It was supposed to be the familiar sort of First Lady event, a polite “drop-by” at a San Antonio, Texas Boys and Girls Club, but Barbara Bush had a knack for spiking the photo-op and sending the photographers into glee.
So, on February 26, 1992, during the presidential primary season when her husband was seeking a second term as President, the First Lady walked through the hall to “grip-and-grin” with a tidy lineup of middle-school students gathered there.
Until she spied a pool table.
She couldn’t help challenging a twelve-year old standing nearby. And once the First Lady and Tyrone Darden faced off, it set the cameras gnashing and flashing.
Whether it was because she didn’t want to beat a kid or because she realized he would beat her, she stopped after a few hits and told him “You won.”
Not so fast, Mrs. Bush, the student countered, she was the victor. “I let her win,” he quipped with equal media savvy. “I’m a better pool player.”
It proved not to be Barbara Bush’s first time in the pool hall, however, especially during a presidential campaign.
Four years earlier, she’d gained a few points during a stop at a Cranston, Rhode Island senior center against an older guy – but again quit while she was ahead.
It was again, perhaps, good politics.
If playing pool somehow seemed out of character with the persona of Barbara Bush in pearls and polka-dot dresses, she recognized it was all the more reason to try her hand and be photographed at it.
Getting behind the eight-ball might suggest she wasn’t entirely the dynastic Yankee matron she’d been cast as by the media.
And certainly few First Ladies were more eager to deflate their own ego with self-deprecation than Mrs. Bush.
If she couldn’t always help herself from unleashing her prickly perspective when prompted in media interviews, she rarely missed the chance to laugh at herself.
“My mail tells me that a lot of fat, white-haired old ladies are tickled pink,” she snapped when a reporter gushed over her popularity.
To be able to repeatedly pull this off before the national media as successfully as she did, however, required a resonance of authenticity.
Barbara Bush was always willing to shake people’s perceptions drawn from her staid appearance and step up to the plate, even literally – as when she stood the pitcher’s mound in high heels and cocktail dress to toss out the first ceremonial ball of the Texas Rangers’ season, a favor to her son the future President who was then a co-owner of the team.
All of this helped earn this seemingly predictable of First Ladies a reputation for unpredictability – even though it was an element she fought against.
Mrs. Bush admitted to repressing her instinct to bluntly divulge her opinion on policy issues (such as being pro-choice and pro-gun control) when it conflicted with that of the President.
Her acute media savvy forced her to do so, however, knowing that her ultimately individual personal view would garner headlines which overrode news coverage of her husband’s important statements and decisions.
This produced a bit of the “Betty Ford Affect,” where those who might politically oppose the President’s policies nevertheless held highly favorably opinions of his wife. Her skill in the pool hall and astounding high approval rating, however, failed to produce enough of an edge in the 1992 presidential election to help re-elect her husband.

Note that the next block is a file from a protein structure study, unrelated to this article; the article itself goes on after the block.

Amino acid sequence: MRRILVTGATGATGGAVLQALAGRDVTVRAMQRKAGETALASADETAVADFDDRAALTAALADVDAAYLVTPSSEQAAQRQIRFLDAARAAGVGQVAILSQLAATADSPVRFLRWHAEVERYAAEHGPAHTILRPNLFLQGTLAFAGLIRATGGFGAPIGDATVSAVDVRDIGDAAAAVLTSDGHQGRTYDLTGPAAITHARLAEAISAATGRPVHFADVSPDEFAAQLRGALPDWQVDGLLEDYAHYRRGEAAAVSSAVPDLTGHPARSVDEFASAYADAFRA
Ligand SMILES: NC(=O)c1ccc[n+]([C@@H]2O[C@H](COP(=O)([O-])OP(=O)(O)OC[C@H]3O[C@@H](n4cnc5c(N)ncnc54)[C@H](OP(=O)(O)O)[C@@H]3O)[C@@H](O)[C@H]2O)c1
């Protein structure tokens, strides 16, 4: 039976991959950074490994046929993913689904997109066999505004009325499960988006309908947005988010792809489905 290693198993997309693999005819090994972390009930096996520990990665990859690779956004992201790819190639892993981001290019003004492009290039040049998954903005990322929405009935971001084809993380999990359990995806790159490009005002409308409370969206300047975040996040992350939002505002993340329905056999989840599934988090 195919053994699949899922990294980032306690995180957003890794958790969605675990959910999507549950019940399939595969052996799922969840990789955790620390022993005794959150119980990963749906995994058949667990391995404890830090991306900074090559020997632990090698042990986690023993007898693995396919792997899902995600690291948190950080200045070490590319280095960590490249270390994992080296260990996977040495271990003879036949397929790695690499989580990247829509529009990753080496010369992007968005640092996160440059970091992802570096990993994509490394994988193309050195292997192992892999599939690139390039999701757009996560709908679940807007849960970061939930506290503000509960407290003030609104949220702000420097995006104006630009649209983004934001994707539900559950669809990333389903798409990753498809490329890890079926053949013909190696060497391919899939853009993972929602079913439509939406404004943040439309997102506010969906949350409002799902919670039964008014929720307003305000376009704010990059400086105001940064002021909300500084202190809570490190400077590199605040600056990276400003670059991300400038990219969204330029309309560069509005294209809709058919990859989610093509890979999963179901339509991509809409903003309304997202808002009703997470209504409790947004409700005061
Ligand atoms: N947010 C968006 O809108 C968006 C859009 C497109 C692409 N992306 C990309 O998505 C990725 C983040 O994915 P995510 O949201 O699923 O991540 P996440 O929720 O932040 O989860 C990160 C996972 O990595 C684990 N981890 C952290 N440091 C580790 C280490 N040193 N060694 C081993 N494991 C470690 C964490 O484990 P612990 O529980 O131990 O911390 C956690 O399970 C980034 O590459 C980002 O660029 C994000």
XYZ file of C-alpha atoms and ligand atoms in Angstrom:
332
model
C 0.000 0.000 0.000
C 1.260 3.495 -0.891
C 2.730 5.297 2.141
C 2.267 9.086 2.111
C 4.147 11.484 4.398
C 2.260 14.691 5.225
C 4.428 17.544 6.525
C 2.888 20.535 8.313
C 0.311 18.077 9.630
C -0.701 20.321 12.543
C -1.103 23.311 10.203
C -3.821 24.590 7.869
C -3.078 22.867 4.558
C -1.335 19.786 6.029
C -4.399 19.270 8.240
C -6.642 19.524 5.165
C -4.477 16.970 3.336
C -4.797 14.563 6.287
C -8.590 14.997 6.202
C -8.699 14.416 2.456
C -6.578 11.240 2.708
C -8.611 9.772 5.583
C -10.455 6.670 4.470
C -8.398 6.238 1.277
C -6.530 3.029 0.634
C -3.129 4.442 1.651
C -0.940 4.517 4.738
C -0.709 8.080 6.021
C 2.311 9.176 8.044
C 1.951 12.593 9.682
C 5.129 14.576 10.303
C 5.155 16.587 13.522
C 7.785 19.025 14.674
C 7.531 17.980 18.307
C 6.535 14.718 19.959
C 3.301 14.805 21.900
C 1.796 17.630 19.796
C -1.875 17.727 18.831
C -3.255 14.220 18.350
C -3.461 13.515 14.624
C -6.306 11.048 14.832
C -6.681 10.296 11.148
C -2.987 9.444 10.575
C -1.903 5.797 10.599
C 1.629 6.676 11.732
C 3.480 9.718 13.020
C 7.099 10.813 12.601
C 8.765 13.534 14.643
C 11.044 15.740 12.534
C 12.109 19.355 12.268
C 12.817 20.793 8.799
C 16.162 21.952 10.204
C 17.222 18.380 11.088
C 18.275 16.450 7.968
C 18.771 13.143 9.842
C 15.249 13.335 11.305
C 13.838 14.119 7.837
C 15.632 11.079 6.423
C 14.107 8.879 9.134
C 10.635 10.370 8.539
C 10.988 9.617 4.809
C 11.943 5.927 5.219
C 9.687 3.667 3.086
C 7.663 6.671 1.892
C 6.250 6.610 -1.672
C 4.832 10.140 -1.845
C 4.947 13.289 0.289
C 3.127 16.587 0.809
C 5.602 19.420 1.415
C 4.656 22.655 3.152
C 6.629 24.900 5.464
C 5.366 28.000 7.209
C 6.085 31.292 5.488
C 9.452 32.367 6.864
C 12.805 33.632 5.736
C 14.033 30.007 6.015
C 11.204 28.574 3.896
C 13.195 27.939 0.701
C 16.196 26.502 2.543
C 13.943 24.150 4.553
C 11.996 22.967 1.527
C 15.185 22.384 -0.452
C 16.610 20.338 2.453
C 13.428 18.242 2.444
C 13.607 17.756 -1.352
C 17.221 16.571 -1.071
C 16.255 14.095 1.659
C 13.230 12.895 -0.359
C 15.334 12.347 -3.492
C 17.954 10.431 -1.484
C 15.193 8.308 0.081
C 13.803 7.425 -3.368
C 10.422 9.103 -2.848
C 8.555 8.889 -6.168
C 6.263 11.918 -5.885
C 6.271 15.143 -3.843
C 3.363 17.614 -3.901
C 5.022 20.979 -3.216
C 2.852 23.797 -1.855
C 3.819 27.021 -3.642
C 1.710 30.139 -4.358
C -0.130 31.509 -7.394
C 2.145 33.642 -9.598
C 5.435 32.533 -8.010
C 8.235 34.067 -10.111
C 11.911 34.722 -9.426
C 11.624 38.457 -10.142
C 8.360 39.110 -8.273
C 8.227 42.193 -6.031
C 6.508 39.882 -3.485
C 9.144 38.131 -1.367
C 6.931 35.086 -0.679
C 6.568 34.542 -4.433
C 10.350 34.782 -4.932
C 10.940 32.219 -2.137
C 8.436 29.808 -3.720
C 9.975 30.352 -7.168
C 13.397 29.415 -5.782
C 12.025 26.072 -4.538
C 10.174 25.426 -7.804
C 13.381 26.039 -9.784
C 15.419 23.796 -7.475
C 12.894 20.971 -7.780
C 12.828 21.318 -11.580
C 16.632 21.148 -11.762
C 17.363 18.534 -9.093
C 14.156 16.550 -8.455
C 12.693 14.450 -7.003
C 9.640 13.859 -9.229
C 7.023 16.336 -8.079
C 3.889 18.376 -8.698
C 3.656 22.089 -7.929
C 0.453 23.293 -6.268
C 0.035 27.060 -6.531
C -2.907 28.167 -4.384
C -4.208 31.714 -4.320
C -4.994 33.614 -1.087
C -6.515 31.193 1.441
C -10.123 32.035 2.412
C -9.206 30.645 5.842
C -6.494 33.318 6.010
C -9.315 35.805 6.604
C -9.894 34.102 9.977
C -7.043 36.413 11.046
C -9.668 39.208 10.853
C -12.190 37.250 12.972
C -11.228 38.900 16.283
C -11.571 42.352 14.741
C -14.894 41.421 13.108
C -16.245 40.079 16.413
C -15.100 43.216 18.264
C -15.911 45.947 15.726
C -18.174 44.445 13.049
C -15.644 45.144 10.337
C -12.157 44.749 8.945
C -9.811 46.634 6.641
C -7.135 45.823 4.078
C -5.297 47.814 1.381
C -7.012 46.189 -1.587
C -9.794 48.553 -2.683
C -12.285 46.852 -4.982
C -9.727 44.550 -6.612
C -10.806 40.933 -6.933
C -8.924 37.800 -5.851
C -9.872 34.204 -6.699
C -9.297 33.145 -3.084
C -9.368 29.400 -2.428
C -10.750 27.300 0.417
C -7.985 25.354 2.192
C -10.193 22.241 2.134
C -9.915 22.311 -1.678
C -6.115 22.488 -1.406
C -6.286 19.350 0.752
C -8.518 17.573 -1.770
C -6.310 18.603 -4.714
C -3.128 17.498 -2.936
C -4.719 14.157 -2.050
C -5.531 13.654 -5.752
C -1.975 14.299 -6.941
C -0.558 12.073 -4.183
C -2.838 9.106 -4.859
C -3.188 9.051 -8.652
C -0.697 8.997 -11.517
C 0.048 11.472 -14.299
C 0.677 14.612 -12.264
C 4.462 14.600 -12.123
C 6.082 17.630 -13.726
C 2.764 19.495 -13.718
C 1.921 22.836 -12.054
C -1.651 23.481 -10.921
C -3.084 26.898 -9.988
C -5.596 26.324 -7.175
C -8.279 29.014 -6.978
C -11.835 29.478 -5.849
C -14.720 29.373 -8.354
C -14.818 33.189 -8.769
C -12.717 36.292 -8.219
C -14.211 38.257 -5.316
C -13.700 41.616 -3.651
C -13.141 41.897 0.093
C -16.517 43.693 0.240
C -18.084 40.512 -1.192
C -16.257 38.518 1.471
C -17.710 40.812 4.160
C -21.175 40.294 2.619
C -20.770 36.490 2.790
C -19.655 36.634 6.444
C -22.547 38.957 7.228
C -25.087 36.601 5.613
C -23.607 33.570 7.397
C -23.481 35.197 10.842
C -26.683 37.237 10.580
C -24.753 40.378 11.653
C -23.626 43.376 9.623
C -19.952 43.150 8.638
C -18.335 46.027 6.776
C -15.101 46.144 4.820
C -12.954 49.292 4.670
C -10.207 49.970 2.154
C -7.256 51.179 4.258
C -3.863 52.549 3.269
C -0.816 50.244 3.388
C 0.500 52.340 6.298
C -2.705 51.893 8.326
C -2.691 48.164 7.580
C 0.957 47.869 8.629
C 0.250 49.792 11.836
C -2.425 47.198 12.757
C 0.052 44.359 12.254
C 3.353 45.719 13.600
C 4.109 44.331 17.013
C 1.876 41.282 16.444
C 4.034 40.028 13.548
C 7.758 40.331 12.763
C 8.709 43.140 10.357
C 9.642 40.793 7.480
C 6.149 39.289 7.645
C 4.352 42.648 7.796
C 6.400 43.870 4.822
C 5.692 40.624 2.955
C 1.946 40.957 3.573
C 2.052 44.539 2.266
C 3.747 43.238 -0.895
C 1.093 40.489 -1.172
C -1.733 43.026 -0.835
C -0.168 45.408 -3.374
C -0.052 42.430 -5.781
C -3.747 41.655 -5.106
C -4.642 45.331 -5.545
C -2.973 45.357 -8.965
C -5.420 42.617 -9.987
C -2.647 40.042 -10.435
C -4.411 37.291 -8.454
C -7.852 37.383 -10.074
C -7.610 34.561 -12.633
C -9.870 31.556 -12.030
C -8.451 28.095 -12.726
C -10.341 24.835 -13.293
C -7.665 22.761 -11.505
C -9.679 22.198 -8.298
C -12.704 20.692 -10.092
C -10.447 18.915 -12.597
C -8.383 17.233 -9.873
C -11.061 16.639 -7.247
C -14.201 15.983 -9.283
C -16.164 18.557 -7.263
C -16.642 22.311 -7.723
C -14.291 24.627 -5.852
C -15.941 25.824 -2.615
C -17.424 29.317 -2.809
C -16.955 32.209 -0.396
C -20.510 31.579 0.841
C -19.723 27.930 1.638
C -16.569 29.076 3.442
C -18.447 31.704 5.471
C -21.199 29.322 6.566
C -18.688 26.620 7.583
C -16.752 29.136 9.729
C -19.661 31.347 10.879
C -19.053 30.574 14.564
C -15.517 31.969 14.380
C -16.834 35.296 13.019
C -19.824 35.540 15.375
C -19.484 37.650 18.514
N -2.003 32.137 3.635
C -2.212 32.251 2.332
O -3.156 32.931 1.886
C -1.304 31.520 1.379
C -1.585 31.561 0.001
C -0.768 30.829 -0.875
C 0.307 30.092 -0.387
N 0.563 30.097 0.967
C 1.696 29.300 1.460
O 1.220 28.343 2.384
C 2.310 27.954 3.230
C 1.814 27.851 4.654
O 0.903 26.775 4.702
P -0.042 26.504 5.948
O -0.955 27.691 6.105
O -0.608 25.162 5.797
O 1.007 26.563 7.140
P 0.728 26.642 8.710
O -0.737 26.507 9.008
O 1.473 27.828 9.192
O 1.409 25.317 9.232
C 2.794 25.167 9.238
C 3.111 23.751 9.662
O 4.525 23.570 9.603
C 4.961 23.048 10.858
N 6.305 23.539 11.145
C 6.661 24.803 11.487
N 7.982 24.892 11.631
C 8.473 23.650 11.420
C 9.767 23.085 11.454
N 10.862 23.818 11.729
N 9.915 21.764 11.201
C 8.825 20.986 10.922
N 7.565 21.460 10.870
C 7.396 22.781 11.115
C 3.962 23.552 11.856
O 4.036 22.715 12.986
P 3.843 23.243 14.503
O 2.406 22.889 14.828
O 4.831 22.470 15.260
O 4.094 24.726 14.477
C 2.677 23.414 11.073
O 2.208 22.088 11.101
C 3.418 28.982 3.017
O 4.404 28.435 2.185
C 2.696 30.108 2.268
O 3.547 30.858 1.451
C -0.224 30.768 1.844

When her eldest son George W. Bush became President in 2001, it didn’t quite put Barbara Bush in a league of her own but even better – in league with Abigail Adams, the only other wife of a president who became the mother of another.
His election put her back in the news but this time she had reason to keep her opinions to herself.
On the eve of President George W. Bush’s order of the invasion of Iraq, his mother spontaneously quipped that “why should we hear about body bags and deaths.”
The words were snipped out of a larger context in which the former First Lady was arguing to Diane Sawyer of ABC News that the media was indulging in wild speculation about worst-case scenario casualties; it was not a statement of not caring about who died in war. but it proved enormously unpopular.
Many also angrily interpreted her reactive but truthfully disjointed remark about the speed with which the city of Houston managed to accommodate its Astrodome auditorium with emergency supplies as a sudden refuge center for victims of New Orleans’ Hurricane Katrina transported there.
Barbara Bush still make headlines. Earlier this year she bluntly disagreed with the opinion of her son former President George W. Bush, during his presidential library dedication, saying her second son, former Florida Governor Jeb Bush, should not seek the presidency. “We’ve had enough Bushes,” she snapped.
She also dismissed any viability for national office of former Alaska Governor Sarah Palin.
And while the 87 year old former First Lady left the pool halls twenty years ago and passed on skydiving with her husband on two benchmark birthdays, the Babs bravado burst back to shoot hoops eighteen months ago with the sporting trio known as “Dude Perfect,” as seen in this video:
- George H.W. Bush Is Witness At Same-Sex Wedding Of Friends (npr.org)
- Barbara Bush speaks with Briarwood students (sfgate.com)
- Former President George H.W. Bush and Barbara Bush Call Greta (foxnewsinsider.com)